There is a very distinct “pro streetcar” or “anti streetcar” vibe around town.  Listening in on conversations at restaurants, talking to co-workers, reading any comments associated with local stories about the streetcar, or just observing folks in Tucson interacting with the construction and testing of the streetcar, you can tell there are a lot of folks who either love it or hate it.  What I believe is that we need to accept that the streetcar has come to our town and figure out a way to adapt, adjust, and perhaps(?) even appreciate it.  Were poor choices made in the design and implementation?  Yes, probably.  But now Tucson, and every other city with a streetcar system, needs to find ways to get where we need to go safely and cooperatively.

 

Cycling and the streetcar…can we get along?

There are a number of cities in the country with streetcars.  Seattle  and Portland are both bike friendly cities with streetcars, and there are a number of U.S. cities in the planning or construction phases of streetcar projects.  Each of these cities has had their own struggles with compatibility issues.  There have been accidents and injuries.  There have been angry commuters all around. And of course lawsuits.

I believe in bicycle advocacy.  I believe in my right to utilize the same roads as cars (and streetcars) to get to where I need to go, and I’ll get loud if those rights are being infringed upon.  I appreciate it when my city makes the effort to provide bike lanes, off street bike paths and bridges, and any other cycling friendly infrastructure.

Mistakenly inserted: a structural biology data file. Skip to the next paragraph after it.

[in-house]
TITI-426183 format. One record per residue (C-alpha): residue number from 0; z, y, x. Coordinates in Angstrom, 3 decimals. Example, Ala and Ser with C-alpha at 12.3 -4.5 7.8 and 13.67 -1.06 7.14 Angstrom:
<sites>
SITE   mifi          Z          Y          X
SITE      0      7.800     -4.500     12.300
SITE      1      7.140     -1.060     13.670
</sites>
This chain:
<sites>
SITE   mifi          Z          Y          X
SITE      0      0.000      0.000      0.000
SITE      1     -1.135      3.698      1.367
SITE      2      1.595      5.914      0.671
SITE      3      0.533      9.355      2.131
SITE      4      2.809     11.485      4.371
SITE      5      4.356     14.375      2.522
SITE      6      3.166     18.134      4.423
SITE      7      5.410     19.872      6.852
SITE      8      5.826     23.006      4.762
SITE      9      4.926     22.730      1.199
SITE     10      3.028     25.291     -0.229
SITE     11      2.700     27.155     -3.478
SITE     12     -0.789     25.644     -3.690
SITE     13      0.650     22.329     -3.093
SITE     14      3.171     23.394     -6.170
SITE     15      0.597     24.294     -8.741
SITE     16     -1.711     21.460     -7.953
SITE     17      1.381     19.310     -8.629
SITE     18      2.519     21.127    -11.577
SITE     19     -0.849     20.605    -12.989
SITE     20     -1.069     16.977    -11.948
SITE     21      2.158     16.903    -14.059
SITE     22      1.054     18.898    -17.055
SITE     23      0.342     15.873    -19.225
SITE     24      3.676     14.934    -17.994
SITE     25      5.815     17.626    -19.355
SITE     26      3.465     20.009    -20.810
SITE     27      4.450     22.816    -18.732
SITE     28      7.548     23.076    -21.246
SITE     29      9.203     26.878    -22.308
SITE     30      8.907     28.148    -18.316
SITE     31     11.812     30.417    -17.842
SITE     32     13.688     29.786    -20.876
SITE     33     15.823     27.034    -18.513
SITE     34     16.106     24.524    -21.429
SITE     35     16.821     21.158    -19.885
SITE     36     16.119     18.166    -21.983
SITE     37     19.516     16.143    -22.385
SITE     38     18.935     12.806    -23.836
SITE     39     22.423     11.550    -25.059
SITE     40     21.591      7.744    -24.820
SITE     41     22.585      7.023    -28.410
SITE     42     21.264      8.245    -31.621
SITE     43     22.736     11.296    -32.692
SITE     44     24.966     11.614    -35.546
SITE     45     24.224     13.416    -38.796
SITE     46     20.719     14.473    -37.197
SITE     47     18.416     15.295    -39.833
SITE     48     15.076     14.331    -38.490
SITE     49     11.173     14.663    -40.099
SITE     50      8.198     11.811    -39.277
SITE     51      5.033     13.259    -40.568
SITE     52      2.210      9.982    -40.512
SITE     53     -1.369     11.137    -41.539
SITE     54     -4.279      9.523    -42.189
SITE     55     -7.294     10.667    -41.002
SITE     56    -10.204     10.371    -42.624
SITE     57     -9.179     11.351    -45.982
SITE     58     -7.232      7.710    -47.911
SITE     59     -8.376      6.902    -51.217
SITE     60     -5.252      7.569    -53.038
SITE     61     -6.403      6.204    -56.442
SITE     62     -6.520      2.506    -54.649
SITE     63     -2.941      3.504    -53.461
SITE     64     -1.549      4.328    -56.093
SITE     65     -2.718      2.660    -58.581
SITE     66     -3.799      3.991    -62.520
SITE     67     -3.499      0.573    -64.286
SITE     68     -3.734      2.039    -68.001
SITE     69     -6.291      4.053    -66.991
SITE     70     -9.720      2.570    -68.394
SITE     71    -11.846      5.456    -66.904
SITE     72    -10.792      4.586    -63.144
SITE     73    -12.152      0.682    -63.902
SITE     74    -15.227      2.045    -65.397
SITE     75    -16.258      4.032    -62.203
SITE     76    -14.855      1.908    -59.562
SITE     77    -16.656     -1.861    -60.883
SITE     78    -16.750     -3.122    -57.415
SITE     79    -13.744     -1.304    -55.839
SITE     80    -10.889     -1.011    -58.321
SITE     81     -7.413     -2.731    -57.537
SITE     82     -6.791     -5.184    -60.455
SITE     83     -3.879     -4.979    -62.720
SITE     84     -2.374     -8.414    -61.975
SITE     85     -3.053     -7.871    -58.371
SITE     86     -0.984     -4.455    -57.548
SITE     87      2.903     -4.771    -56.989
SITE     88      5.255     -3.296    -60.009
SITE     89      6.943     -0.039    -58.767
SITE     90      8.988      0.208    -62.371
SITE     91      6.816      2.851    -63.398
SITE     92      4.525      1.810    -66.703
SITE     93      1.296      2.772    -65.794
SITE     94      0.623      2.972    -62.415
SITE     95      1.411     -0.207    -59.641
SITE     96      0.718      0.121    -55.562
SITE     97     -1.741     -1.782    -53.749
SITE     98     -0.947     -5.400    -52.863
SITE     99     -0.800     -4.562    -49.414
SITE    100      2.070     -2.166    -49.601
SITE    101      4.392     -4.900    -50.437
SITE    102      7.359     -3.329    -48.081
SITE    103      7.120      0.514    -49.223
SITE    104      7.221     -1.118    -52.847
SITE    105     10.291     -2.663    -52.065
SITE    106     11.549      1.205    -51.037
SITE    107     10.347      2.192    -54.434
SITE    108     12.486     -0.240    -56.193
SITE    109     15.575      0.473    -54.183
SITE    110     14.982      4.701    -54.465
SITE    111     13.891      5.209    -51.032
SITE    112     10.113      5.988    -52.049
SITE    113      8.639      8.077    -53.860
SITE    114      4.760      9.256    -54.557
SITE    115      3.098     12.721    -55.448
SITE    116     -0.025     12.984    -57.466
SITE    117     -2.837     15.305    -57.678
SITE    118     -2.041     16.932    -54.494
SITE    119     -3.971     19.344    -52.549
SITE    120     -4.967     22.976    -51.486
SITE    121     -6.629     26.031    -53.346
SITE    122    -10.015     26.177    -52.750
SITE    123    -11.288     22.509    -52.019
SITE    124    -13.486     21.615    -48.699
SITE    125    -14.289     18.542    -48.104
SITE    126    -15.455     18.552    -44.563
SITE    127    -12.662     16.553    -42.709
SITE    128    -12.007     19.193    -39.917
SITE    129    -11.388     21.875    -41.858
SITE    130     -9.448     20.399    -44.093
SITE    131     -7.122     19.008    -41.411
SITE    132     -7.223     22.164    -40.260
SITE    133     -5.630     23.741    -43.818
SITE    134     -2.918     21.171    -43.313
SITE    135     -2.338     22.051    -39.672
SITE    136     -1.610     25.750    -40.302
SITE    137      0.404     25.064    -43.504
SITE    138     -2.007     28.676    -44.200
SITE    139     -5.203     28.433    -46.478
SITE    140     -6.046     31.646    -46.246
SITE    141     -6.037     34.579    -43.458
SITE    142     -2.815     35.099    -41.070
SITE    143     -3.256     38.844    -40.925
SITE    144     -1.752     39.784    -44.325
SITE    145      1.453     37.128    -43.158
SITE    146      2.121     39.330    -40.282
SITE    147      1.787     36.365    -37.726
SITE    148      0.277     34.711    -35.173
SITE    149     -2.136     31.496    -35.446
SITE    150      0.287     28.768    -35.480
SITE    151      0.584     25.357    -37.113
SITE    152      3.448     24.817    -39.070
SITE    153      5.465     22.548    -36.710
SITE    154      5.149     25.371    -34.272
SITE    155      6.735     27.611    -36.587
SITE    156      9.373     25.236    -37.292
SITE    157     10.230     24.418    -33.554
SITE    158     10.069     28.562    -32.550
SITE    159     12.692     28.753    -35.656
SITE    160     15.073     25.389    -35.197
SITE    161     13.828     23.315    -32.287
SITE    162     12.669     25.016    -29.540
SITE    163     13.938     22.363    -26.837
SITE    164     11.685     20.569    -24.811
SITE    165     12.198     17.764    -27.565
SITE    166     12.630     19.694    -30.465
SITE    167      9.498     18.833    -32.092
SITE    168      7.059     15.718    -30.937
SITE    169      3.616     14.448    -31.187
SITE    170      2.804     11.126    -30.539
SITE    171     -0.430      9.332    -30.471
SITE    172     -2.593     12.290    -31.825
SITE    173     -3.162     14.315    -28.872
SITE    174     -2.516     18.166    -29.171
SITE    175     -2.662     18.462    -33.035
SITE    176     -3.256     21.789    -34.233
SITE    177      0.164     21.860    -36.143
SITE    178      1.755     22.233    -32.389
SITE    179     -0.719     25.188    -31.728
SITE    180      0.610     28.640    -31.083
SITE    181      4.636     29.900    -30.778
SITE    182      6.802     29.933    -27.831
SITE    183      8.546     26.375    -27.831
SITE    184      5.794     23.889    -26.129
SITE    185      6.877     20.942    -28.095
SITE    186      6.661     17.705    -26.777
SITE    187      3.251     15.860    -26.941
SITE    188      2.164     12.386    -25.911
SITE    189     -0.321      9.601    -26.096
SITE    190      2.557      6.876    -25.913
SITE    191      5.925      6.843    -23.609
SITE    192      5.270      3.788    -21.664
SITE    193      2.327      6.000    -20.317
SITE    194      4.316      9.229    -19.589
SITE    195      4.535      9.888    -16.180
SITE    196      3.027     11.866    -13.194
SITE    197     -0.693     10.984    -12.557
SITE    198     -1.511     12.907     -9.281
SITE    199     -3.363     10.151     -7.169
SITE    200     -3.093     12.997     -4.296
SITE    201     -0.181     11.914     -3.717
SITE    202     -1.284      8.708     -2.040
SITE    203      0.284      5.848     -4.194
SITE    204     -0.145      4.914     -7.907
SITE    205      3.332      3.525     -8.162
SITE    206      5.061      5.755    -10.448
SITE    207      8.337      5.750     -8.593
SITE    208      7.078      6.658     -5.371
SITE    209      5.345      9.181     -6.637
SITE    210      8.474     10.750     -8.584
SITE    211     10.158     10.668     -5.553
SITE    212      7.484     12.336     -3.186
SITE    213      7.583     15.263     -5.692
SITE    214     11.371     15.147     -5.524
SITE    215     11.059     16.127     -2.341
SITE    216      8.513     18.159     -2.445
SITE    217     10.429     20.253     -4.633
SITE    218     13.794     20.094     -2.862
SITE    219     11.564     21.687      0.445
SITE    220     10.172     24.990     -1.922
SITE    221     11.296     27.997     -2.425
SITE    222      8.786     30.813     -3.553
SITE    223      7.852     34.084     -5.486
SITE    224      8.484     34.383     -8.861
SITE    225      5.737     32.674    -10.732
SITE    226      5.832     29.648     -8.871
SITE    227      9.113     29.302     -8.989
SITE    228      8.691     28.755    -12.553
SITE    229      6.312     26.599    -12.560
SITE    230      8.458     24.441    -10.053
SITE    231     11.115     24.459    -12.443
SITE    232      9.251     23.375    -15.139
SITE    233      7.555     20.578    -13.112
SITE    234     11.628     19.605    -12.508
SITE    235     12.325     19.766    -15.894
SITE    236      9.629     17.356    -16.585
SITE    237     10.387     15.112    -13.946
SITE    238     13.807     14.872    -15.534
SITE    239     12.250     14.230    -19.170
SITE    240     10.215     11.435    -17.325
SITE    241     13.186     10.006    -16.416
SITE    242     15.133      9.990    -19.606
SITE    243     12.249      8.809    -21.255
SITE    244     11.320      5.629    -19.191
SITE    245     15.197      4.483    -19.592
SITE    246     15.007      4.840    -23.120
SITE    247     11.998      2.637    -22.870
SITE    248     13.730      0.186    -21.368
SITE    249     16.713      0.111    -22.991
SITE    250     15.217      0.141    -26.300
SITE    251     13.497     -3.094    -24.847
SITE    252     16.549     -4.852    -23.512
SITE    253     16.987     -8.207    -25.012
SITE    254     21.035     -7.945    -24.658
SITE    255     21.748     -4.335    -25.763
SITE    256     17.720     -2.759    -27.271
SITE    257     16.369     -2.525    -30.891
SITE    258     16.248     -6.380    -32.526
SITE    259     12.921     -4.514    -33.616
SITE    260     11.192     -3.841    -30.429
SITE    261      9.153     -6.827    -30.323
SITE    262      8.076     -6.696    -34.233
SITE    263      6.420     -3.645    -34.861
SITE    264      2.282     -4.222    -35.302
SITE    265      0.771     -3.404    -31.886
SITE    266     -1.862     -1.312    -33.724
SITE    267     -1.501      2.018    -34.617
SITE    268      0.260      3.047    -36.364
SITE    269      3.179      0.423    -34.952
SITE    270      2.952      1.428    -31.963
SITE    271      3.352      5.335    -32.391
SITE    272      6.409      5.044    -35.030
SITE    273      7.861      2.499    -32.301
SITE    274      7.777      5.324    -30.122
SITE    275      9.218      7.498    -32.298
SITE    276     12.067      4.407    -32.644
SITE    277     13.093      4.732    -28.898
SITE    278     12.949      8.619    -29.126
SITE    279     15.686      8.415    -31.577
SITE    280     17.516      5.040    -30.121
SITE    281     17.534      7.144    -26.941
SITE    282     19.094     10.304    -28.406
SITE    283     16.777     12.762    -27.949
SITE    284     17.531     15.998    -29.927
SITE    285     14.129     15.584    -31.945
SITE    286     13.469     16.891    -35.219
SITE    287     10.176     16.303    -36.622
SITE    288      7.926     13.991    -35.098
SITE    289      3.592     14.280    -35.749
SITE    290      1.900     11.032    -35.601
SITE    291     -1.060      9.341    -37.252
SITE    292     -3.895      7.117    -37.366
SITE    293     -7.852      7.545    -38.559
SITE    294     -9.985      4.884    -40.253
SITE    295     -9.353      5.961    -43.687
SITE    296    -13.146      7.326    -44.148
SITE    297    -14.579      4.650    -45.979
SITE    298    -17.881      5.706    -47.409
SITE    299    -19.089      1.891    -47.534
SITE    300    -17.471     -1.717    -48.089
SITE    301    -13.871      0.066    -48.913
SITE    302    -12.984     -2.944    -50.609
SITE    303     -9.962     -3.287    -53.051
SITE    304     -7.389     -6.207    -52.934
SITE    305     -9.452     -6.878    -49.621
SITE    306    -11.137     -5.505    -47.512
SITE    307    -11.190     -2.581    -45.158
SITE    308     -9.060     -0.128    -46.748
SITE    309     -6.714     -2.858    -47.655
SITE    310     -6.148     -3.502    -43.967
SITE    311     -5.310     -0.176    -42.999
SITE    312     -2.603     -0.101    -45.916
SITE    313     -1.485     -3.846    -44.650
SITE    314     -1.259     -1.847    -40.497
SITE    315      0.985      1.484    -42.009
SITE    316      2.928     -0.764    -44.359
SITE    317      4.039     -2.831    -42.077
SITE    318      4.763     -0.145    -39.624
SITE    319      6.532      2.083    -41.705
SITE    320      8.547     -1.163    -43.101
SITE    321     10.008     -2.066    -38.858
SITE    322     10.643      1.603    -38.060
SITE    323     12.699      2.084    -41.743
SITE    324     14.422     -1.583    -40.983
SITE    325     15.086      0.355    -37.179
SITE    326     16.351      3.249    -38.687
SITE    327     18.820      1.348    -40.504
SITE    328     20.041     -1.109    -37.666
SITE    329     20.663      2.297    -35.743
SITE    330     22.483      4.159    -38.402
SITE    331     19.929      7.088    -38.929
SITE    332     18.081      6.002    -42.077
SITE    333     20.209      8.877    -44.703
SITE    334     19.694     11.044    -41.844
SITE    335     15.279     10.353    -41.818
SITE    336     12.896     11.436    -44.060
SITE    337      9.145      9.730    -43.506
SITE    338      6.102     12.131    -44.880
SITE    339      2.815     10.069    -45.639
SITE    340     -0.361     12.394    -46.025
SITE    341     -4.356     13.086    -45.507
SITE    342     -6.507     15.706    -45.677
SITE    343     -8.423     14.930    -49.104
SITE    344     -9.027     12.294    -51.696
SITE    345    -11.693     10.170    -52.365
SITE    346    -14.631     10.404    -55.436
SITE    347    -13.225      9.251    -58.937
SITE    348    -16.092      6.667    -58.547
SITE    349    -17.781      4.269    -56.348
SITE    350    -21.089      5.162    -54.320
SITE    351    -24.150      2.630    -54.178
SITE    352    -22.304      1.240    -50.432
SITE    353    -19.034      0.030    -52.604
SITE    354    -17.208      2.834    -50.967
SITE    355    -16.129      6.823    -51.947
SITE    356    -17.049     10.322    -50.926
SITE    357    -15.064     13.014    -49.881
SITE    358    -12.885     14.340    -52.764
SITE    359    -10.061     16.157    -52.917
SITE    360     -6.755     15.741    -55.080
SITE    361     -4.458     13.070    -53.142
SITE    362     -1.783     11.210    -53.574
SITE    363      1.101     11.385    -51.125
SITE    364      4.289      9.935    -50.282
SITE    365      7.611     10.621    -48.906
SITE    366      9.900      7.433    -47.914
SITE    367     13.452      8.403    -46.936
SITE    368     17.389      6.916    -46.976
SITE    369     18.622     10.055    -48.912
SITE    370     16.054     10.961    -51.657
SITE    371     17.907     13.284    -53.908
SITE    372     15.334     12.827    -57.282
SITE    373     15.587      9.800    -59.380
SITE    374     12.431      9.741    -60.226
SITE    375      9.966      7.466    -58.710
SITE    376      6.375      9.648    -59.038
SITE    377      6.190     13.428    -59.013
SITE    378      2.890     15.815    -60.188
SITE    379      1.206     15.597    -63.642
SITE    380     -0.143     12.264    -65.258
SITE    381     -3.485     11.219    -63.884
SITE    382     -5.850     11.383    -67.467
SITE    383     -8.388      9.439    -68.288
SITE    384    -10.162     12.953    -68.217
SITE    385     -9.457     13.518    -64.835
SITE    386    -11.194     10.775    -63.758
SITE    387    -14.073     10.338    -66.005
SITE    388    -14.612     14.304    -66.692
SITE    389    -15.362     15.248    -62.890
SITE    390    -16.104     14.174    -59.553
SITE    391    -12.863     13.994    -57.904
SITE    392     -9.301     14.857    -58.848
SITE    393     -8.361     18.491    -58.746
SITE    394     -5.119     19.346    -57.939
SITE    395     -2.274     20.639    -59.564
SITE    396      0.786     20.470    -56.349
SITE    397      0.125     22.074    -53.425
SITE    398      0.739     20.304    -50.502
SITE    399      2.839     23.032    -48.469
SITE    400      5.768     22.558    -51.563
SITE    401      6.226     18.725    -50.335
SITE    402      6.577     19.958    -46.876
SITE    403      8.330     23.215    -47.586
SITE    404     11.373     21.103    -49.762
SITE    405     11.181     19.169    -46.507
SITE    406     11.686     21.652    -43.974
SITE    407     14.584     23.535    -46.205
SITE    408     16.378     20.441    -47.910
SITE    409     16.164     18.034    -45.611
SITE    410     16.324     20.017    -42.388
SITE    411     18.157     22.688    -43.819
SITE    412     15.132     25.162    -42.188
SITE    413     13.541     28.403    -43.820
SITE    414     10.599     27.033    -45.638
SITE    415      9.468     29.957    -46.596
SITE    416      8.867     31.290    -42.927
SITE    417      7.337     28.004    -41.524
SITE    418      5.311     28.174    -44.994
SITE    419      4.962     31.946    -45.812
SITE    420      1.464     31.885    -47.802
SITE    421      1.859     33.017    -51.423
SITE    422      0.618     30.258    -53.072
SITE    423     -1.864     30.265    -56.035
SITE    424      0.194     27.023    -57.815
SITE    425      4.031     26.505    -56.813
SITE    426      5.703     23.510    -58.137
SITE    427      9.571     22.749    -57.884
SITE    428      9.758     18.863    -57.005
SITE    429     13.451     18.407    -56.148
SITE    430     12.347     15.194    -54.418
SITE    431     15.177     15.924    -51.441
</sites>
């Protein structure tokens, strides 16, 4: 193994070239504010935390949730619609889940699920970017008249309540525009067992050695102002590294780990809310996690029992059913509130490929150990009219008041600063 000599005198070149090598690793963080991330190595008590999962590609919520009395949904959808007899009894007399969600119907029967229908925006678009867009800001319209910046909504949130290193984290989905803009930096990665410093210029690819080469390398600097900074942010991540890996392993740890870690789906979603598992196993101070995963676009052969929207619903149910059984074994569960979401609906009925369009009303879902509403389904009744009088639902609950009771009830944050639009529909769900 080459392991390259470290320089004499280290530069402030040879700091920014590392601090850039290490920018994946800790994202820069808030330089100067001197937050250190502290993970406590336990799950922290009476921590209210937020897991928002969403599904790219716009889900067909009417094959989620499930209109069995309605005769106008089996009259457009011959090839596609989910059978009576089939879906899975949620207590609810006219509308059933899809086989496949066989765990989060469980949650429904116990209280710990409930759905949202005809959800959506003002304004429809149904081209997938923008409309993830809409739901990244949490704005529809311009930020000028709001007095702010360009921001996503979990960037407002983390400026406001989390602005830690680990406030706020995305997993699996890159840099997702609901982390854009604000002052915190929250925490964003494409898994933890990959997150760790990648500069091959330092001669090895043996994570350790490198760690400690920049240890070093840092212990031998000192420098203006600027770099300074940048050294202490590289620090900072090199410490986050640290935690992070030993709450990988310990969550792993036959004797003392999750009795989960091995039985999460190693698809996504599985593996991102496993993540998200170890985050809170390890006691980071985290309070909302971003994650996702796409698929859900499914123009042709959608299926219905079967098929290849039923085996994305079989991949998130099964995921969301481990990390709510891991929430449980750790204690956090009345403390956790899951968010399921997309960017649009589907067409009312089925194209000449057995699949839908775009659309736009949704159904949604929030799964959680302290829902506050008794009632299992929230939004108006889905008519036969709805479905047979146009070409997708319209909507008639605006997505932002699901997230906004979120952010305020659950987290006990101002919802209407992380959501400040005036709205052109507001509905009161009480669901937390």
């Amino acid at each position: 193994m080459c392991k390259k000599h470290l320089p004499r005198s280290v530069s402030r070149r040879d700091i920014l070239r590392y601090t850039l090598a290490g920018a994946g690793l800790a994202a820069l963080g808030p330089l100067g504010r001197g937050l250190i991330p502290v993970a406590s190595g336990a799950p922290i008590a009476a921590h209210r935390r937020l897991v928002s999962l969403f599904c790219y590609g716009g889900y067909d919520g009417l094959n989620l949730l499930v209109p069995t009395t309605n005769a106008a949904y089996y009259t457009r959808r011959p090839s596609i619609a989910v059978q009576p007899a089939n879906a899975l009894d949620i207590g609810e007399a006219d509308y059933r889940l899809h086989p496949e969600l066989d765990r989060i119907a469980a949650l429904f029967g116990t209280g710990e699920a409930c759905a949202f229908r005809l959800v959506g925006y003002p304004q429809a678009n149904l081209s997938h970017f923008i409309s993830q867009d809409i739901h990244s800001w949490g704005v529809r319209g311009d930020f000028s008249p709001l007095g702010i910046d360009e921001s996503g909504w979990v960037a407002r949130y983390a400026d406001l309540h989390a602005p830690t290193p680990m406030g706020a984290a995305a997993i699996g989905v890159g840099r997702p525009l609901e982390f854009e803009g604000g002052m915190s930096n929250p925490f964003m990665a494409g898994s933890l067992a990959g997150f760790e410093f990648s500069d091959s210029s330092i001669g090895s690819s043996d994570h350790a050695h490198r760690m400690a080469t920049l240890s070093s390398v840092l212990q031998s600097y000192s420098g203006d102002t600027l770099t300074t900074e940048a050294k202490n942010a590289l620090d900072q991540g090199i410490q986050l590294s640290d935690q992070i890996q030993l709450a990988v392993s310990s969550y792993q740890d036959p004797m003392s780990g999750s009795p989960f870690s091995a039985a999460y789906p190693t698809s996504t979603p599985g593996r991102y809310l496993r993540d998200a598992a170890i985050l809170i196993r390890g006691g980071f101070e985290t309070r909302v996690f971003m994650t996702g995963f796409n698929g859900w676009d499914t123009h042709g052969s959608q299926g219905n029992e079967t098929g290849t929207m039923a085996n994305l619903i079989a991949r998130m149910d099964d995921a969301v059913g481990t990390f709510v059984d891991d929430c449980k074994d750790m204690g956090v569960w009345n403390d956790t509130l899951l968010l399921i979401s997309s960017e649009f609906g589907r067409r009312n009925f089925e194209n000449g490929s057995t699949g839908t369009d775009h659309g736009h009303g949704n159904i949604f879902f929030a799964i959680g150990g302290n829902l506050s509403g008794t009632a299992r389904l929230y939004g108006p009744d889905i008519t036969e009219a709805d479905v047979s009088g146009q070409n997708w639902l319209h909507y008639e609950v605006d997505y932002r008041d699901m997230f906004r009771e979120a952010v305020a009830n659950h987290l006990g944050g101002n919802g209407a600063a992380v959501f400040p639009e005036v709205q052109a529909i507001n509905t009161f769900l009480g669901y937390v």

However, call me an idealist (or a wimp), but I don’t believe that pointing fingers, name calling, the “us against them” mentality, or spewing vitriol all over social media is going to help all the various travelers of the road commute in peace.

In Tucson, it looks like the Streetcar is here to stay.  Cyclists, let’s try to strategize the most practical ways to make our commute as safe as possible.  Let’s continue to help guide our city officials towards the smartest decisions for streetcar/bicycle compatibility moving forward.  What can we do to be a positive force in a less than ideal situation?  For those of you living in cities with streetcars, what can you recommend for us here in the Old Pueblo?